How to Talk to Employers at a Career Fair

By Sarah Hildebrand

Photo by Cytonn Photography on Unsplash

To make the most of a career fair, you should have a clear plan as to how you’ll speak with potential employers. This means knowing what kinds of questions to ask, as well as how to market yourself so that the representative has a clear sense of your value. In our blog post “Making the Most of a Career Fair,” we provided tips for how to best prepare for a career fair beforehand, which includes researching the employers and revising your resume. This post will talk specifically about how to network and engage with company representatives once you’re there.

How to Talk to Potential Employers

Introduce Yourself

The first thing you should do when you approach an employer is introduce yourself. If the career fair is in-person, this includes offering a firm handshake. Regardless of the medium, you should smile in order to appear friendly and approachable. Tell the representative your name, the degree you’re pursuing, and when you’ll graduate.

Give Your Elevator Pitch

The next thing you should do is briefly explain your qualifications and skills, the type of role you’re seeking, and why you’ve become interested in their company. Prove that you already have an understanding of the type of work the company does and how you might fit within it.

Ask Questions

After giving your initial pitch, ask thoughtful questions to help jumpstart a conversation. In order to do so, you’ll have to have researched the organization beforehand. You should already be aware of the organization’s mission, their latest projects, and any open positions listed on their website. That said, there are still many questions you can ask to help clarify what you’ve learned, show that you’re invested in the organization, and gain insider information about the application process. For example, you might consider asking:

  • (Only if unclear) What positions do you currently have available?
  • Are there any open positions not yet listed on your website?
  • Do you see any other positions opening up in the near future?
  • What does a typical day in the office look like for someone in this role?
  • How would you describe the office culture?
  • Are there opportunities for advancement?
  • What makes an application for these positions stand out?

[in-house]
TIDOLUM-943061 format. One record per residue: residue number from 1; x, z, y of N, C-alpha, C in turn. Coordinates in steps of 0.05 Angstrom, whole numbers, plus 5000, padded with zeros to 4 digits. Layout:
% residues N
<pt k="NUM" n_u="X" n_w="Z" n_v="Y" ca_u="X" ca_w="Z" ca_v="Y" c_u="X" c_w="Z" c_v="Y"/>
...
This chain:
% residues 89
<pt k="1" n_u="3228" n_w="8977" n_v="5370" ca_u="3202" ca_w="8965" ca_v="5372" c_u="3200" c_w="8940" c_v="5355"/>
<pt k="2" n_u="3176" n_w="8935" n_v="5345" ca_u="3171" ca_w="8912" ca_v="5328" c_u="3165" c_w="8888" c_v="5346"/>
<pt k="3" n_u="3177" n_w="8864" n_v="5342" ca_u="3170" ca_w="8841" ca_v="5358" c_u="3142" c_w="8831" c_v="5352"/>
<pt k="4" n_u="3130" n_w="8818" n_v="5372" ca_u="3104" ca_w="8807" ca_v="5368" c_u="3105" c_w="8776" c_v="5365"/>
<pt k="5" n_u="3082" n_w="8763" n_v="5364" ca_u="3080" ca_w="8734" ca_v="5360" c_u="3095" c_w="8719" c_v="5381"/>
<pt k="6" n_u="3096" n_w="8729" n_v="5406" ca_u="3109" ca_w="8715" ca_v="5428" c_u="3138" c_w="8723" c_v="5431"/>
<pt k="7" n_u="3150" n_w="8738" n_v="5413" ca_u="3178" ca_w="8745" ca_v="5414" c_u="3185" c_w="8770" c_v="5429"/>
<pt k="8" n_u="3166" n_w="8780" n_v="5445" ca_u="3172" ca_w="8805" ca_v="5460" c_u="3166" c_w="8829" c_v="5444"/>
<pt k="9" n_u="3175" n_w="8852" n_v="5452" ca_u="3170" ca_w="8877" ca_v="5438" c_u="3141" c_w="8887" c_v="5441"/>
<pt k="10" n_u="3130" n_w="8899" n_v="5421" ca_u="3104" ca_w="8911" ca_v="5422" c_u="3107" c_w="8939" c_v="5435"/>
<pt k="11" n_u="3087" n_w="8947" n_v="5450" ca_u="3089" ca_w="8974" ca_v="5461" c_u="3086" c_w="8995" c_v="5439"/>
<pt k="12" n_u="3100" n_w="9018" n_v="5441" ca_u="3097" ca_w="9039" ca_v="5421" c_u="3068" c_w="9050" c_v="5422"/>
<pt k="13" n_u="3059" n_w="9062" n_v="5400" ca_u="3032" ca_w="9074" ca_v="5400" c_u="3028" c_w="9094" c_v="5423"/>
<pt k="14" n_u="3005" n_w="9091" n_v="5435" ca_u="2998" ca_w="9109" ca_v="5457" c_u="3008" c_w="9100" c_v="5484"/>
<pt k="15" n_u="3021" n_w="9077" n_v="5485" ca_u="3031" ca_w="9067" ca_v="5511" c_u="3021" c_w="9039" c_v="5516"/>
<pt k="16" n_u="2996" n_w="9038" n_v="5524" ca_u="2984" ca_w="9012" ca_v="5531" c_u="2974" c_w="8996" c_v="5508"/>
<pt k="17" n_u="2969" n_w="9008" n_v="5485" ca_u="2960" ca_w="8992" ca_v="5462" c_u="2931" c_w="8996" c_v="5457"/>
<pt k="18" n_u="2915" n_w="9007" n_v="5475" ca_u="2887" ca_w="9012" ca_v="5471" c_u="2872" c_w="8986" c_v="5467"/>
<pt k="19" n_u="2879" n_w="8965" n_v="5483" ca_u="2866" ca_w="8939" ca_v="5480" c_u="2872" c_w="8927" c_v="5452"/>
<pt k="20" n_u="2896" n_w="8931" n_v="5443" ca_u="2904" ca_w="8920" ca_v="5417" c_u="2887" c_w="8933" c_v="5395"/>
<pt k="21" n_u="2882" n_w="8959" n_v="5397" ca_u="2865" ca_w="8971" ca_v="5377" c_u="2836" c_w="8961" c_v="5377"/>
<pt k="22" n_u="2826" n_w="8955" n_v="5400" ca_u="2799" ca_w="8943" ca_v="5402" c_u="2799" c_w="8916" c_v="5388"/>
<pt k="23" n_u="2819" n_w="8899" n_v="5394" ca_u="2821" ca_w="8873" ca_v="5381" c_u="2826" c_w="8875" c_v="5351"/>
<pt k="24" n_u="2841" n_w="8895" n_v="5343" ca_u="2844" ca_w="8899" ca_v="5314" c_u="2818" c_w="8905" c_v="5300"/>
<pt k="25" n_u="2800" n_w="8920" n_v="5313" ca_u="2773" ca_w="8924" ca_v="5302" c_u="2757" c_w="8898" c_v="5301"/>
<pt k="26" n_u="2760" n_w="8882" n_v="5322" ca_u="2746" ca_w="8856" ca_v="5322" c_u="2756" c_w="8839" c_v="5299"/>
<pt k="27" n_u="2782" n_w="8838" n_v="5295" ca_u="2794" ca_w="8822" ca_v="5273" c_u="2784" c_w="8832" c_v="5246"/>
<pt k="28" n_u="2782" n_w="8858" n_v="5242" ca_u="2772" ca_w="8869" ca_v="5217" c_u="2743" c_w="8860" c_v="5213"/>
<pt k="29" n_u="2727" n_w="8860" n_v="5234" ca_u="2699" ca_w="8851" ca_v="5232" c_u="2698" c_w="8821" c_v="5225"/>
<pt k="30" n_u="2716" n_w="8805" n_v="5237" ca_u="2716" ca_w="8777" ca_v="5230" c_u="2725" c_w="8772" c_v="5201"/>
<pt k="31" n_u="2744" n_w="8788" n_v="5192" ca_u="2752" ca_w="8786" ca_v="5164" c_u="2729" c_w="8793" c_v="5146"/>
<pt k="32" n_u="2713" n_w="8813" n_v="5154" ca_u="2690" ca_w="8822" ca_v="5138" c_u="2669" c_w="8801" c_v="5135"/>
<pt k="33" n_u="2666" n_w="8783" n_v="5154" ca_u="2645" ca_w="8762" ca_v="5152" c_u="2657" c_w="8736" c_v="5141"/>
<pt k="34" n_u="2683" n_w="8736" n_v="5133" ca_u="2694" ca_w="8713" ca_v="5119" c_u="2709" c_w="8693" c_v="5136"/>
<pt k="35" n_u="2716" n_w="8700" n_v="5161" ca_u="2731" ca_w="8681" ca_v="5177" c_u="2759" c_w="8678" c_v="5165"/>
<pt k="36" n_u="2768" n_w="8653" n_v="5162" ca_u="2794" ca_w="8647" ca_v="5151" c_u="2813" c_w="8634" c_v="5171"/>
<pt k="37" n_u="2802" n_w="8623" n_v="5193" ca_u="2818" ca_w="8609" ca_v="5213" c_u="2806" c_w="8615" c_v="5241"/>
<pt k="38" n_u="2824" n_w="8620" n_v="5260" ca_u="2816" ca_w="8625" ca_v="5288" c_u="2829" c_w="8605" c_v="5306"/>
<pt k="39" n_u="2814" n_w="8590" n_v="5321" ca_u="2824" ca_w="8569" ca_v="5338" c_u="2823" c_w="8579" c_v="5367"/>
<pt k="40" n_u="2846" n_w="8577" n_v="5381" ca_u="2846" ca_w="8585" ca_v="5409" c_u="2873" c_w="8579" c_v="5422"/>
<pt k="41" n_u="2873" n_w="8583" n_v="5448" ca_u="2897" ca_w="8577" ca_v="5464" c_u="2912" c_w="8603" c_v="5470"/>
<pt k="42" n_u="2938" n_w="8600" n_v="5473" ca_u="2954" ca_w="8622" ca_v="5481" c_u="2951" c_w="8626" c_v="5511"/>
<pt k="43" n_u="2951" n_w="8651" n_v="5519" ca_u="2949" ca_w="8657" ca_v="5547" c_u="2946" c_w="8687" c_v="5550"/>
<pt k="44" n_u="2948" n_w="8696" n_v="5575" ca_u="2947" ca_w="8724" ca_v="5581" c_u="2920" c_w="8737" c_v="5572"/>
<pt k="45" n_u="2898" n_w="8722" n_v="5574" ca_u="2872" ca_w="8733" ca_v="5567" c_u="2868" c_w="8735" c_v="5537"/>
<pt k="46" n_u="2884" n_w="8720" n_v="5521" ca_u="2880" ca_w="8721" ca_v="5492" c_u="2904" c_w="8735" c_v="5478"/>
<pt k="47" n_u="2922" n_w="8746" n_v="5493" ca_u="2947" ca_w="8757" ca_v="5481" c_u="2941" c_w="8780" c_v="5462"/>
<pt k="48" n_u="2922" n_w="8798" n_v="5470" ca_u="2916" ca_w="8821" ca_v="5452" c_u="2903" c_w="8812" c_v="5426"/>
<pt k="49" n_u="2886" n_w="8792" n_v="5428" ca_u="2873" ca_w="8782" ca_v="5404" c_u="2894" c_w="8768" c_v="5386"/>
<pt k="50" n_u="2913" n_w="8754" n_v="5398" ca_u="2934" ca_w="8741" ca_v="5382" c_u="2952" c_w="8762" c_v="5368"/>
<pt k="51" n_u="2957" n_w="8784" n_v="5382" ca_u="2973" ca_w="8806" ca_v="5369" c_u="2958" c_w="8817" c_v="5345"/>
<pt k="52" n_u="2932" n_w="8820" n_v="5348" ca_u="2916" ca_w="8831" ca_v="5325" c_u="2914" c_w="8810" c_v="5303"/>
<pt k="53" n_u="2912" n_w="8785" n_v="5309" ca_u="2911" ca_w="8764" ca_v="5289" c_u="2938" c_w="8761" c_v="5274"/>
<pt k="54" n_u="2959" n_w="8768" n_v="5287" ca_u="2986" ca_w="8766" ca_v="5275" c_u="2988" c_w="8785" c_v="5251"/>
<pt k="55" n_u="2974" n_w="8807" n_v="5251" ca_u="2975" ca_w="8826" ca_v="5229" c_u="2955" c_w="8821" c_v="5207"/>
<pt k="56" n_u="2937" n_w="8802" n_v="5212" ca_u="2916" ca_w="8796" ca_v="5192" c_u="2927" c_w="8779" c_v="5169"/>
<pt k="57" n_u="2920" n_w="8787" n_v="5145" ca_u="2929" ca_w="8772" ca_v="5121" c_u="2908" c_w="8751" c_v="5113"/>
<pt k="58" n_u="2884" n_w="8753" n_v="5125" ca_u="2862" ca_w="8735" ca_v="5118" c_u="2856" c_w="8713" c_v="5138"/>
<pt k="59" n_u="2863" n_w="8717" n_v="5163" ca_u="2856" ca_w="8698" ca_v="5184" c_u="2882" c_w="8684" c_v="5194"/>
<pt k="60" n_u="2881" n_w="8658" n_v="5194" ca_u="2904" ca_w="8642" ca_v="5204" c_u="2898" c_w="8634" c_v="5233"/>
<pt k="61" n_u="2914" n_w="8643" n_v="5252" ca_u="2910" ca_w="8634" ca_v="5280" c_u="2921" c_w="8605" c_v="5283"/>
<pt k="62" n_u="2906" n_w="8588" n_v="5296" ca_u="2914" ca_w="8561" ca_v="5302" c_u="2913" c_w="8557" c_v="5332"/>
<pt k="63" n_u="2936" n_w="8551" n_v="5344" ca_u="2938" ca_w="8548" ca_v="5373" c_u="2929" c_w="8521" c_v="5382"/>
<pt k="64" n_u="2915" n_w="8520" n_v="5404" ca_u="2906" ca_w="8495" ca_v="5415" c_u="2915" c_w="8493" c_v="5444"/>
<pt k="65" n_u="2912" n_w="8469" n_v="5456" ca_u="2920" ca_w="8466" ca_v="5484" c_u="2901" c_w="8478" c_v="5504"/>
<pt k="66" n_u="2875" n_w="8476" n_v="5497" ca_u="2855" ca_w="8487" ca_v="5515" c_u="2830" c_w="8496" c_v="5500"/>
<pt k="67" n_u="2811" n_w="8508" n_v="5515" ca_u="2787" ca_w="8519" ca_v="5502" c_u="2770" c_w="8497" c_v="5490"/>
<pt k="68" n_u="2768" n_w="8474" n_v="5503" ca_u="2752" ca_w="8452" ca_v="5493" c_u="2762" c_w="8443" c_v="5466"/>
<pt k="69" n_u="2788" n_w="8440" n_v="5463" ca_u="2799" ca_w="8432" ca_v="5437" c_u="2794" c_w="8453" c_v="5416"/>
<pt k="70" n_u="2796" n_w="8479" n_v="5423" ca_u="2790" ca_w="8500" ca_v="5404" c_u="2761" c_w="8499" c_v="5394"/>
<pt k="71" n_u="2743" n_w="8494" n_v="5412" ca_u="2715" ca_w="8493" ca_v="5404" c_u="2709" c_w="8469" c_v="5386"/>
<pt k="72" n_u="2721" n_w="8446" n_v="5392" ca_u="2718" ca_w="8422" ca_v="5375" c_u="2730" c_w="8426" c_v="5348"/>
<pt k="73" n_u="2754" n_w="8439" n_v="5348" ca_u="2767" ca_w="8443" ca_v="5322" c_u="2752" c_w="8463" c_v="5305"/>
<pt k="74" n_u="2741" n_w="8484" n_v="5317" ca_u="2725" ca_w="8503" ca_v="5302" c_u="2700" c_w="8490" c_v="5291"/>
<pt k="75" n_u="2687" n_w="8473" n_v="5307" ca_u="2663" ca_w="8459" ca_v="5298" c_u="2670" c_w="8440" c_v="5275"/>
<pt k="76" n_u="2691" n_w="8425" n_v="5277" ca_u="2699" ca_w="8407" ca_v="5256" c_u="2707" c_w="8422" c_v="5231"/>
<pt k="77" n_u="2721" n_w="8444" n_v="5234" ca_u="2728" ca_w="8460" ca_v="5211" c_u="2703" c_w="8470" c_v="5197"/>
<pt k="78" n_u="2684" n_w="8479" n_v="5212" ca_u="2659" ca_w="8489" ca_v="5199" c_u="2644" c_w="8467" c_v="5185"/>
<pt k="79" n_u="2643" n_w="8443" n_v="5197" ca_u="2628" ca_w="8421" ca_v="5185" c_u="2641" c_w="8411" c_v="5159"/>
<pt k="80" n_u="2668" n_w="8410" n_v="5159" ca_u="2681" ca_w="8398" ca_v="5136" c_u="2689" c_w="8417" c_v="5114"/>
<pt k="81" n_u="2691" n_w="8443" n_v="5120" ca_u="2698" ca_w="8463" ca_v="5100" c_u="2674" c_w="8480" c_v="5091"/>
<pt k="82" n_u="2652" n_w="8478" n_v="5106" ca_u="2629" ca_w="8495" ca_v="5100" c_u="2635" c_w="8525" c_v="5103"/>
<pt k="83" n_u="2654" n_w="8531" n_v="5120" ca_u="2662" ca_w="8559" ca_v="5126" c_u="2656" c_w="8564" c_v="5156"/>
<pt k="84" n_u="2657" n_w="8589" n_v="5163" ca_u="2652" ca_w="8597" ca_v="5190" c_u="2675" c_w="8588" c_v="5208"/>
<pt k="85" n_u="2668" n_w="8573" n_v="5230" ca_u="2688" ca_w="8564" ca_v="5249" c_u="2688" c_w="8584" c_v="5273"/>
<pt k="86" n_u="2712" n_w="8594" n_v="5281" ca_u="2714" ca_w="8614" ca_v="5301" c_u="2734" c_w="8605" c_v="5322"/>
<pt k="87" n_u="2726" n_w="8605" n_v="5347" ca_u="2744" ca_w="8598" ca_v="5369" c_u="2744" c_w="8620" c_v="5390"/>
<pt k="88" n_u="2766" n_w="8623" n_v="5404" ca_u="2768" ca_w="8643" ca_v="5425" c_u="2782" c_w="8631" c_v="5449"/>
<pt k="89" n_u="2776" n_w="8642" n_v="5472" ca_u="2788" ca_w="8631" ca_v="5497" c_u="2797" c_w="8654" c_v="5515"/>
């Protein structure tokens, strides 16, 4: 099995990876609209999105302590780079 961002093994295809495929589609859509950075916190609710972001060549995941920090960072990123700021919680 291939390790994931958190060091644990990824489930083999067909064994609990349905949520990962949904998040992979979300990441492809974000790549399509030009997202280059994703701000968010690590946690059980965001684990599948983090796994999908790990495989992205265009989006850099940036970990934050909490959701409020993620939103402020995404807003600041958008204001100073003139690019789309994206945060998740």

• What are the most important skills or characteristics you look for in job candidates?
  • What do you like about working for your organization?
  • What are some of the biggest challenges facing your organization?
  • How might someone who is a strong writer/researcher/communicator contribute to your organization?
  • What are the different stages and timeline of the hiring process?
  • How can I best stay in touch?

Avoid asking the extremely general question “Are you hiring?” If the organization has sent representatives to a career fair, they are hiring. Instead, ask questions that demonstrate you’re already (somewhat) knowledgeable about the company and their open positions.

Be Prepared to Answer Questions

Although career fair conversations are not job interviews, they may lead to interviews. As you explain who you are and ask employers questions, expect them to ask you some back. Before the career fair, it’s a good idea to practice your answers to some common interview questions. It’s not unlikely that a recruiter will want to feel out whether or not you’d be a good fit for a particular position by asking follow-up questions about your past work experiences and qualifications.

Say Thank You & Close Out the Conversation

Once you’ve gotten answers to your biggest questions, it’s time to gracefully exit the conversation so that the next job candidate can approach the employer. Before you go, make sure to thank them for their time, hand-off your resume, and get their contact information so that you can be in touch afterwards to follow up about the hiring process.